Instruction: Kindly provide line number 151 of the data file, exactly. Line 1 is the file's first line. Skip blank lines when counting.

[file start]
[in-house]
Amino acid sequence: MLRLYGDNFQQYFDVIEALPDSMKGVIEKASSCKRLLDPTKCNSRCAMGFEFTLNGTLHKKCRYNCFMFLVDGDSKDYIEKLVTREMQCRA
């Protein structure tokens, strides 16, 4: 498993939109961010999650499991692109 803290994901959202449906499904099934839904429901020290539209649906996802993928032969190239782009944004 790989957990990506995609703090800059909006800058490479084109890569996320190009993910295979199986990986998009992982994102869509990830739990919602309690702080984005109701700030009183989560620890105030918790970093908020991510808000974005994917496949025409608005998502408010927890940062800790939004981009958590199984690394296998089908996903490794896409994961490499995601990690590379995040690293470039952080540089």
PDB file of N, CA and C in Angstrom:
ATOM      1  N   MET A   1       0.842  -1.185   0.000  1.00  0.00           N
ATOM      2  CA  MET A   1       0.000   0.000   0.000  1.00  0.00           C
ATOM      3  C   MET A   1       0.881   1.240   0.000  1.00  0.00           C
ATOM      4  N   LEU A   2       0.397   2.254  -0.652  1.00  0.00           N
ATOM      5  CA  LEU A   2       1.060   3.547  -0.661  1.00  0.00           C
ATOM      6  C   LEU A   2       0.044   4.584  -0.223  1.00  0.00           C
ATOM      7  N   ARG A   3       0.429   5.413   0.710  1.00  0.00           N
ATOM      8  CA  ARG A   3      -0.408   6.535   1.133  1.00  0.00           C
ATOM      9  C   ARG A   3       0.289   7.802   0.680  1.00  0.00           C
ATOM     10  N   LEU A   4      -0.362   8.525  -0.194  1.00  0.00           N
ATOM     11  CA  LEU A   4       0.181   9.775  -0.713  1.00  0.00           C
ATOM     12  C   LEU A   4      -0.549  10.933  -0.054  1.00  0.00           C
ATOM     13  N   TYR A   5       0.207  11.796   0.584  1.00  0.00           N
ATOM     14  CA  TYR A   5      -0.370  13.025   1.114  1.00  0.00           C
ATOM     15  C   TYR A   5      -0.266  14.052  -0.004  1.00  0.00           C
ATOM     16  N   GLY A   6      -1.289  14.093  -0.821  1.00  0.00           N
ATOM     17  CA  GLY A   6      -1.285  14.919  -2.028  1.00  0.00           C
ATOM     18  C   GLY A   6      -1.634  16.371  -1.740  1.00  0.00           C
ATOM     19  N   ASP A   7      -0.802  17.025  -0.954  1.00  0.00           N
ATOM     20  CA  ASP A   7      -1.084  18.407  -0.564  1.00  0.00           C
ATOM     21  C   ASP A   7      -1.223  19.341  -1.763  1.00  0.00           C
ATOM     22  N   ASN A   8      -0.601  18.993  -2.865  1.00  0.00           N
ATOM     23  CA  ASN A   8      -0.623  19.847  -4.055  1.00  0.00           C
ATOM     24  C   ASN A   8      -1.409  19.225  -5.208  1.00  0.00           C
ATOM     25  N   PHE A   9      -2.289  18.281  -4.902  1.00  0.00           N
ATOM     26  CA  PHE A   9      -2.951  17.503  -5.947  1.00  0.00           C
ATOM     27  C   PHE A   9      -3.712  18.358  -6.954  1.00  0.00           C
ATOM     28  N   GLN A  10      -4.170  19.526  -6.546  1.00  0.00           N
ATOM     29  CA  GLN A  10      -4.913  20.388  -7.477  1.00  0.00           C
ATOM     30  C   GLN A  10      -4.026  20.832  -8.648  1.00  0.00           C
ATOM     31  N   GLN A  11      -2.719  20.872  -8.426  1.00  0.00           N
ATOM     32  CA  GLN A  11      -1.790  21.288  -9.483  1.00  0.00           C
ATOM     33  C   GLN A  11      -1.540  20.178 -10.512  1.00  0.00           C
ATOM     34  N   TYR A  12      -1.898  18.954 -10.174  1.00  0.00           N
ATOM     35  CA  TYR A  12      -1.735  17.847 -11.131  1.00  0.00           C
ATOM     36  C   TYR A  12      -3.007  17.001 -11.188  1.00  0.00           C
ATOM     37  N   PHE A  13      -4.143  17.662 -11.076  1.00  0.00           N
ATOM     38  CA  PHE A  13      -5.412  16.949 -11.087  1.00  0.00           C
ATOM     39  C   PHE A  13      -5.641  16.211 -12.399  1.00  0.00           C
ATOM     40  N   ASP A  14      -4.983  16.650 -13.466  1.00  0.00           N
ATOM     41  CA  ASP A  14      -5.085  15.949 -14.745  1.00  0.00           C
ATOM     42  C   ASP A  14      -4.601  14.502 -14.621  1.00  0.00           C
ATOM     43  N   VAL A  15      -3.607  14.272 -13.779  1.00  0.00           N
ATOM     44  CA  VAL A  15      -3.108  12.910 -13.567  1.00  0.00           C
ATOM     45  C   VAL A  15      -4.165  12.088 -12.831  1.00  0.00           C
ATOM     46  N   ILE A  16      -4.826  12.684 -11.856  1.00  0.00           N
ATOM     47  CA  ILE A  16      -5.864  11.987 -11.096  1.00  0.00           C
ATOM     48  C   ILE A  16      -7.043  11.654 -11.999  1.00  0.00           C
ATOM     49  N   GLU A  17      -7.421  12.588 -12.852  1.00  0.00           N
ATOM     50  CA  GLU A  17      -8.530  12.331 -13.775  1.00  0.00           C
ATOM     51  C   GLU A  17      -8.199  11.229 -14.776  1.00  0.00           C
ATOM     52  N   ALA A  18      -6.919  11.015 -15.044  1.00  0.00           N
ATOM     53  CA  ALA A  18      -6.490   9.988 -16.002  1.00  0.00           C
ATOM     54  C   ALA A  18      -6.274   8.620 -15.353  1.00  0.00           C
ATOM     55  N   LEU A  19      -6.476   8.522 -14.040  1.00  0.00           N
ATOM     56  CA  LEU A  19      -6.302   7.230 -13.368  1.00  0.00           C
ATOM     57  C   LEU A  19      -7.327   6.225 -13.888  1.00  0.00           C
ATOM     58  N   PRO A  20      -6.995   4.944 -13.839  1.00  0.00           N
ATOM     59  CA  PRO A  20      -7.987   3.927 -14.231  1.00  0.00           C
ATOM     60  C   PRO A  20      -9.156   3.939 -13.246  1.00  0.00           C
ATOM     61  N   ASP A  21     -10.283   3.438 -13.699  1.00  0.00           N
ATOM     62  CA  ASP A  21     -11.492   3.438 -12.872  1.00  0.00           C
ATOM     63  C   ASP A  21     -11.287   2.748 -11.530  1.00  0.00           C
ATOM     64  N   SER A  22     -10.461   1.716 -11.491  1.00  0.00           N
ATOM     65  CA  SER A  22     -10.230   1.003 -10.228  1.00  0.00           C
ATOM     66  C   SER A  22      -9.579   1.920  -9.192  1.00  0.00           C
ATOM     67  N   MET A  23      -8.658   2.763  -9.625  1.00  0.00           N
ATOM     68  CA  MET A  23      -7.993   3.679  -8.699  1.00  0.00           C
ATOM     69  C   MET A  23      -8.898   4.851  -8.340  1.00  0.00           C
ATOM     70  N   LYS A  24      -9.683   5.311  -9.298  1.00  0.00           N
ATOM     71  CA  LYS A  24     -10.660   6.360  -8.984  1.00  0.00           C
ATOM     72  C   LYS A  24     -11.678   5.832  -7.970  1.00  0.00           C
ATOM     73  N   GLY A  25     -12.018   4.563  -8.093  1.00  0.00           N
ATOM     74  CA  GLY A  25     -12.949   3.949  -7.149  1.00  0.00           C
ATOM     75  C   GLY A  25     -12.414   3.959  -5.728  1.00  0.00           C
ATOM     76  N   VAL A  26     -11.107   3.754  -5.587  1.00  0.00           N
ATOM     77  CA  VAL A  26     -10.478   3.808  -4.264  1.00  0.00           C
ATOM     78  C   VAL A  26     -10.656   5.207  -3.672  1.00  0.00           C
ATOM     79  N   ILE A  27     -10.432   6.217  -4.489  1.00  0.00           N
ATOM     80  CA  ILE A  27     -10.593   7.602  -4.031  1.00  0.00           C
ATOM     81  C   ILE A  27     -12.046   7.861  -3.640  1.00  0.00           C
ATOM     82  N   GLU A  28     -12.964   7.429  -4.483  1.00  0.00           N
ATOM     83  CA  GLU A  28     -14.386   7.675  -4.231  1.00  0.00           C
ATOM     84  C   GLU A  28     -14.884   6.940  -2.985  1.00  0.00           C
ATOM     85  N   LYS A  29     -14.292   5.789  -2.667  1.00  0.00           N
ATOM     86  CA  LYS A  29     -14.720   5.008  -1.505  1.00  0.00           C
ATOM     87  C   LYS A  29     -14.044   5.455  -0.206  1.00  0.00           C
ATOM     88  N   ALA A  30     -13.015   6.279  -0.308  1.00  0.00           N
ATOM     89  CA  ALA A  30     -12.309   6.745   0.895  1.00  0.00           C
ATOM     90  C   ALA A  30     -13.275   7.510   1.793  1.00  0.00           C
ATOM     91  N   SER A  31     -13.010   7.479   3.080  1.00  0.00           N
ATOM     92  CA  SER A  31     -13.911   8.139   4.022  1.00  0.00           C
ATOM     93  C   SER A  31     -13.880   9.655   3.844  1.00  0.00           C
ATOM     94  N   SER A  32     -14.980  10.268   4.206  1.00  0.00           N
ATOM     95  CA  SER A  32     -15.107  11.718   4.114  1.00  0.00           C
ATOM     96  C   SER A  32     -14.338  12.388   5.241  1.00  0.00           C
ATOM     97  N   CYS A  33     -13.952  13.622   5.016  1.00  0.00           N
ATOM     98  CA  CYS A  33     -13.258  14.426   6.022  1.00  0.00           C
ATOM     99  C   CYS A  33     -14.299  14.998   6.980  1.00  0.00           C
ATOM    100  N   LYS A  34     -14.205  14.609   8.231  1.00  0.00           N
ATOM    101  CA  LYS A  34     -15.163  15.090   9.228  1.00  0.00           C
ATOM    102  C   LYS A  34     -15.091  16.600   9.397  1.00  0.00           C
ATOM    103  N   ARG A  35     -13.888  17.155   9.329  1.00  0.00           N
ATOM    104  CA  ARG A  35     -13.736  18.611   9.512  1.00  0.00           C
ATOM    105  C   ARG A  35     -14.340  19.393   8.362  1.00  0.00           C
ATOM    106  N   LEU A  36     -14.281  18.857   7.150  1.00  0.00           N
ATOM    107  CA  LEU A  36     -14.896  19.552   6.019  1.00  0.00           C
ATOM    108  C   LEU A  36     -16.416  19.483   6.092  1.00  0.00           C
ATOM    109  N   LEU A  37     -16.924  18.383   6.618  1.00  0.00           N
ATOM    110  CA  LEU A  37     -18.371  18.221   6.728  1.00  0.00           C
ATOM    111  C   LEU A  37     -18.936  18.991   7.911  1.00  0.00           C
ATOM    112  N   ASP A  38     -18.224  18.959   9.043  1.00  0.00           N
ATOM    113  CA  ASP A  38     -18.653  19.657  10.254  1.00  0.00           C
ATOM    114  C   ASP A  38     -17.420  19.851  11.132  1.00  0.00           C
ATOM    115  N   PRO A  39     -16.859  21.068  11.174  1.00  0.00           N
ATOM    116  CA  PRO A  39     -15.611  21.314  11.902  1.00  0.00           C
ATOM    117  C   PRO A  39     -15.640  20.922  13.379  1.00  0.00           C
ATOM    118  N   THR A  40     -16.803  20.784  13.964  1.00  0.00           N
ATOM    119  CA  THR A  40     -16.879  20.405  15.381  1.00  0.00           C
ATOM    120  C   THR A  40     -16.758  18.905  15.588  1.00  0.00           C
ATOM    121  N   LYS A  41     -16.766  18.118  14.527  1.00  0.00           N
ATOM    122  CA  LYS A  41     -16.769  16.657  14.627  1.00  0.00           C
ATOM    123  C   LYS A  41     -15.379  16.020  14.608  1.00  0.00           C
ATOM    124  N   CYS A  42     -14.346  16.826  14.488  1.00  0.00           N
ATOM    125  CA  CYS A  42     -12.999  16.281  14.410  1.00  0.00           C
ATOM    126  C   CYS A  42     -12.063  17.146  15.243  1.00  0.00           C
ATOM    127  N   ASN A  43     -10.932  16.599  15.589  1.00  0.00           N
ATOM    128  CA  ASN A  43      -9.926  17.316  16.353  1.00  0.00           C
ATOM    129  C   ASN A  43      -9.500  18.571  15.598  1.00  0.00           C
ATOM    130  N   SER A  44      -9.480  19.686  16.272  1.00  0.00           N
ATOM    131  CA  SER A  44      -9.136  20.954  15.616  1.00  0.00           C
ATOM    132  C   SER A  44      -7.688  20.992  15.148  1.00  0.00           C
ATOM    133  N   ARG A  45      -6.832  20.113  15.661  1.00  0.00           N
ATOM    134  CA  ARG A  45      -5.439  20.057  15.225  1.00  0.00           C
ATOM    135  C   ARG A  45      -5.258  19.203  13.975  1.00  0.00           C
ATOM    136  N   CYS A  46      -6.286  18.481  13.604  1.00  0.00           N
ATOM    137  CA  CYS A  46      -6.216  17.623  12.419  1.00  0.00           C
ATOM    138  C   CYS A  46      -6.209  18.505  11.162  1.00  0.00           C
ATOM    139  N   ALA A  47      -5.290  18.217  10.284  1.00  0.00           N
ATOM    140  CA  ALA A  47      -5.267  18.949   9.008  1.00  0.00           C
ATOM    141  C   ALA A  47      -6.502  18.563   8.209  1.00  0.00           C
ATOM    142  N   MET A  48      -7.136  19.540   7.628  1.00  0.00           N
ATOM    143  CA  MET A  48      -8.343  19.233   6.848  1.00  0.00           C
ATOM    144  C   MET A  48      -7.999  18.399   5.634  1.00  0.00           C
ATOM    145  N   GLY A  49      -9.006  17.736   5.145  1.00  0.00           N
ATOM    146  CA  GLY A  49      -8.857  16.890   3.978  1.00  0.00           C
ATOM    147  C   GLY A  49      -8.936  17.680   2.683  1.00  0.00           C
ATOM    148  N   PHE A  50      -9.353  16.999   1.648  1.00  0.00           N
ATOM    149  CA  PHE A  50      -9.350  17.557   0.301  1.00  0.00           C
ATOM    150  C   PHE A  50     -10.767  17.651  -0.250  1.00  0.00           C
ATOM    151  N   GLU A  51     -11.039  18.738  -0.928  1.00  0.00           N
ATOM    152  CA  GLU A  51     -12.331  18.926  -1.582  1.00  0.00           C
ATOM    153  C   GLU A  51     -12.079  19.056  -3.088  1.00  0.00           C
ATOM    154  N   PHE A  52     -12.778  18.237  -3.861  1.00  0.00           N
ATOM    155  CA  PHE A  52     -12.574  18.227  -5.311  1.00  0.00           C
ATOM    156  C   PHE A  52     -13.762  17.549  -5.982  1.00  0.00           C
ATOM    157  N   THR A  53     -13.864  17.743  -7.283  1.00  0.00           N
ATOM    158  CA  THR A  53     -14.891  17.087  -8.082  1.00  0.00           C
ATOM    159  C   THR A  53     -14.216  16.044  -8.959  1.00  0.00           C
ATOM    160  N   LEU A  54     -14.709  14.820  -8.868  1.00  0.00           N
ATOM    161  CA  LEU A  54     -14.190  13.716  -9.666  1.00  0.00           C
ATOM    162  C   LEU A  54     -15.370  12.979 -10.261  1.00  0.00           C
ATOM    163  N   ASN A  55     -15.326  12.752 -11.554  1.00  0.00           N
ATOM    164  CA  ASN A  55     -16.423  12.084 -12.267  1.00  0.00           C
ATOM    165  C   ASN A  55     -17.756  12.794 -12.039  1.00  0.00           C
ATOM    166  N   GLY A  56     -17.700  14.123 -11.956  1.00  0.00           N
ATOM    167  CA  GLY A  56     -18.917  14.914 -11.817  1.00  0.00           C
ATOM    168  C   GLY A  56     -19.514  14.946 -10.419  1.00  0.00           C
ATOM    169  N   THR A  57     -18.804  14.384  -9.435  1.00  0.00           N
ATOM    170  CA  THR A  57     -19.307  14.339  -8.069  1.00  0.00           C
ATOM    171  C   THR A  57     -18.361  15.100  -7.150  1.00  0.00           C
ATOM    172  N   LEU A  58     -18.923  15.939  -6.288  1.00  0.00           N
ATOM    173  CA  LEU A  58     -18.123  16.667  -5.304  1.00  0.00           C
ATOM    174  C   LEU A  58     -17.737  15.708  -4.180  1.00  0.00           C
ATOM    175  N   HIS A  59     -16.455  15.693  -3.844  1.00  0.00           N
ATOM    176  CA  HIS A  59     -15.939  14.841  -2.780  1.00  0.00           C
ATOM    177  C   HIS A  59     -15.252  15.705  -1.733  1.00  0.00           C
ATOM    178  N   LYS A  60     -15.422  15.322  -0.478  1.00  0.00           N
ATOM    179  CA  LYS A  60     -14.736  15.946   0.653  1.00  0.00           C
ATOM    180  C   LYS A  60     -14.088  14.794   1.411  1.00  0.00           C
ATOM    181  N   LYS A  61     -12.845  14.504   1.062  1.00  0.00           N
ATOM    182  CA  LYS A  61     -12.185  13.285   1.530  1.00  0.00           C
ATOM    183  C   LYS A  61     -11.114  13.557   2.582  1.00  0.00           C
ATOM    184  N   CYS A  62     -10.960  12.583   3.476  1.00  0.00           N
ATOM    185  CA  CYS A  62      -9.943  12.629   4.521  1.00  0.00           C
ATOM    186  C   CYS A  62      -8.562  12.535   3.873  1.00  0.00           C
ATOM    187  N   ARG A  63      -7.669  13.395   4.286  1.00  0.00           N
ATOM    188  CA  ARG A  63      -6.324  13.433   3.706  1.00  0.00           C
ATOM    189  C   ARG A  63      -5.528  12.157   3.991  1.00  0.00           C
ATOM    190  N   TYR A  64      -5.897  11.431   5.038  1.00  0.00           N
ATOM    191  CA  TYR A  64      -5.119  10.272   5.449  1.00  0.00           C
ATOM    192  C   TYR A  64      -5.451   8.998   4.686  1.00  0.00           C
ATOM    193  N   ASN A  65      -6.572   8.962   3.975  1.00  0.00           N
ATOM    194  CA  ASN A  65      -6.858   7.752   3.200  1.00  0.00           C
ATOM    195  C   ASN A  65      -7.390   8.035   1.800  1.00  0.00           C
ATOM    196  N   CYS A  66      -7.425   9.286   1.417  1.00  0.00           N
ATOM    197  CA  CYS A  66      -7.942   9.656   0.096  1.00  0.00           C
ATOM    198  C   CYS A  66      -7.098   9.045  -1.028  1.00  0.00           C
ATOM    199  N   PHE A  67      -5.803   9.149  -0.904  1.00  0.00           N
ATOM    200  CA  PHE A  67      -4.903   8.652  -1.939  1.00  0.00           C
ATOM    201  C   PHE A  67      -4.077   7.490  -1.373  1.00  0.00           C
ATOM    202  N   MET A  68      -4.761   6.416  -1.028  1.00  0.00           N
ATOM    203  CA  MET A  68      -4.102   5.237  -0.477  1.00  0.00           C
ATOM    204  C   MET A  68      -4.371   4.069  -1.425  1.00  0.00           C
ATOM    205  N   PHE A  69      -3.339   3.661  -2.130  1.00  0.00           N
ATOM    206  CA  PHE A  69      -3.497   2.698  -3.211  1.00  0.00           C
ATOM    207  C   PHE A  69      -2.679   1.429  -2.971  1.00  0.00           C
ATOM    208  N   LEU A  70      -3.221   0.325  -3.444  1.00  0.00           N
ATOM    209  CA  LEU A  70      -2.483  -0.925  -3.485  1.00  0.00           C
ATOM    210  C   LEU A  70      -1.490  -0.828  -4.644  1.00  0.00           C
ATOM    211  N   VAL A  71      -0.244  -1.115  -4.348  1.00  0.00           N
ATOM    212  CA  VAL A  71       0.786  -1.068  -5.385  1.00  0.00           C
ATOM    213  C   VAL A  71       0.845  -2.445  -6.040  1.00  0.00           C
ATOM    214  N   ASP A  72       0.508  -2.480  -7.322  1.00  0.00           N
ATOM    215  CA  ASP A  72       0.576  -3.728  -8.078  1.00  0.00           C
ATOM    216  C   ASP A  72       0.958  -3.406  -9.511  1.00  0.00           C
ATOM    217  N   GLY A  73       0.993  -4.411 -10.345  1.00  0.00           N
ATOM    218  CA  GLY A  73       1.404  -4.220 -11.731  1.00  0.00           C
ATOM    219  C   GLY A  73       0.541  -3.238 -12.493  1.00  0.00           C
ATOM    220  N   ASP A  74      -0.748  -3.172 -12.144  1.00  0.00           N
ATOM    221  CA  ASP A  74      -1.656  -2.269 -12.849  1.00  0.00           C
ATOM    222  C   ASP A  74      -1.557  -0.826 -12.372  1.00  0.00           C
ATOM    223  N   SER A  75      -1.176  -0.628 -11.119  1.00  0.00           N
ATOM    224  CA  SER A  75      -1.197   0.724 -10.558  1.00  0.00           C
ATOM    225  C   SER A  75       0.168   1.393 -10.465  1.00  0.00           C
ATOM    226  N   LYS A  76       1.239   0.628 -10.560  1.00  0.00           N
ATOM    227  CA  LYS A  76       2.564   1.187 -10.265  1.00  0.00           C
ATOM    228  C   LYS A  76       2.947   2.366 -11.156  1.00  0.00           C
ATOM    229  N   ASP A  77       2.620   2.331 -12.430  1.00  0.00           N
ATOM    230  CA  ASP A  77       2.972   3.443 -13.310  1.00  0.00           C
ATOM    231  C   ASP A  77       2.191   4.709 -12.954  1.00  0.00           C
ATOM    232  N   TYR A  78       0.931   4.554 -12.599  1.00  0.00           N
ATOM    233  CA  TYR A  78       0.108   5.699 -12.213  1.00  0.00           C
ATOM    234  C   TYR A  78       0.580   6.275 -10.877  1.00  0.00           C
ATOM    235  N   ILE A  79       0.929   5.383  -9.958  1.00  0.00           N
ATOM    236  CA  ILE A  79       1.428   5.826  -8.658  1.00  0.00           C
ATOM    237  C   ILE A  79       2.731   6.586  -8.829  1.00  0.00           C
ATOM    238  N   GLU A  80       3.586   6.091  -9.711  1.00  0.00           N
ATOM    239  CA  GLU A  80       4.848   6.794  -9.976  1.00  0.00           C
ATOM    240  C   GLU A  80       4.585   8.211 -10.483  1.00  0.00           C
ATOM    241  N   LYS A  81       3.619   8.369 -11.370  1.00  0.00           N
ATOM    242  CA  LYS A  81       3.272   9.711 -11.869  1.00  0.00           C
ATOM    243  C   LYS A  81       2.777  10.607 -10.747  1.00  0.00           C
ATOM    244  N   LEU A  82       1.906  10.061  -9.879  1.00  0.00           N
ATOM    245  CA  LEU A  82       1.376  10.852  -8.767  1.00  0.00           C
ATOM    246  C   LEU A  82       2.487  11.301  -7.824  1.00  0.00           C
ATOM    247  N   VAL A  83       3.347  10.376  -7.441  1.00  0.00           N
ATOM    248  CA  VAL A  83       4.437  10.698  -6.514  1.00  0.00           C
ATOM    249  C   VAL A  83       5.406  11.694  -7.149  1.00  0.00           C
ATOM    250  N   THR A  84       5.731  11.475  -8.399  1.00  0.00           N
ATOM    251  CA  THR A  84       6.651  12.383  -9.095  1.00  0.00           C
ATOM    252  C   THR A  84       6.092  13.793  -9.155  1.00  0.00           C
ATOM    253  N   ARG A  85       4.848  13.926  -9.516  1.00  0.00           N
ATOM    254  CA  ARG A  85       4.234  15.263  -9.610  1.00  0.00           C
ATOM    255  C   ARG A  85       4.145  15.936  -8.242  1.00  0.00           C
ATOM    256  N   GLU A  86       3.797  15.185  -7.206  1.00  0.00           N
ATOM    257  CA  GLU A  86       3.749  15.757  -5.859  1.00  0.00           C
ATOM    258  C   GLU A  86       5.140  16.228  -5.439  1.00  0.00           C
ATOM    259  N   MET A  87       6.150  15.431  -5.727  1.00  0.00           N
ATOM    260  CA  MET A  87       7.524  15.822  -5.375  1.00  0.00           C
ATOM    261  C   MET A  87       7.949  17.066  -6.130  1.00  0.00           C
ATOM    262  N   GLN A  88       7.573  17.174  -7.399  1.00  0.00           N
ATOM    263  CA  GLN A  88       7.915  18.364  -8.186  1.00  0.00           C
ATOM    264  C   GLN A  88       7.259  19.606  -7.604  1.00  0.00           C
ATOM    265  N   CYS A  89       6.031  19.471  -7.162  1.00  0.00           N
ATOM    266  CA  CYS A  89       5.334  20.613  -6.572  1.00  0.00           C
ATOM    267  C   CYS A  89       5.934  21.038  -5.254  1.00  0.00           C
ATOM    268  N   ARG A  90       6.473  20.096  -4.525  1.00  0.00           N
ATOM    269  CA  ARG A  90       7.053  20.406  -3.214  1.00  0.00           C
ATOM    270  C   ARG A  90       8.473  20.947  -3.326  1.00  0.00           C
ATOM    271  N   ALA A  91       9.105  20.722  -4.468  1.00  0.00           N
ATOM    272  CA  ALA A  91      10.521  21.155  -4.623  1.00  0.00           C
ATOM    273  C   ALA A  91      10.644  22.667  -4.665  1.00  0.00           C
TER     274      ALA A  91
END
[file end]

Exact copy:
ATOM    147  C   GLY A  49      -8.936  17.680   2.683  1.00  0.00           C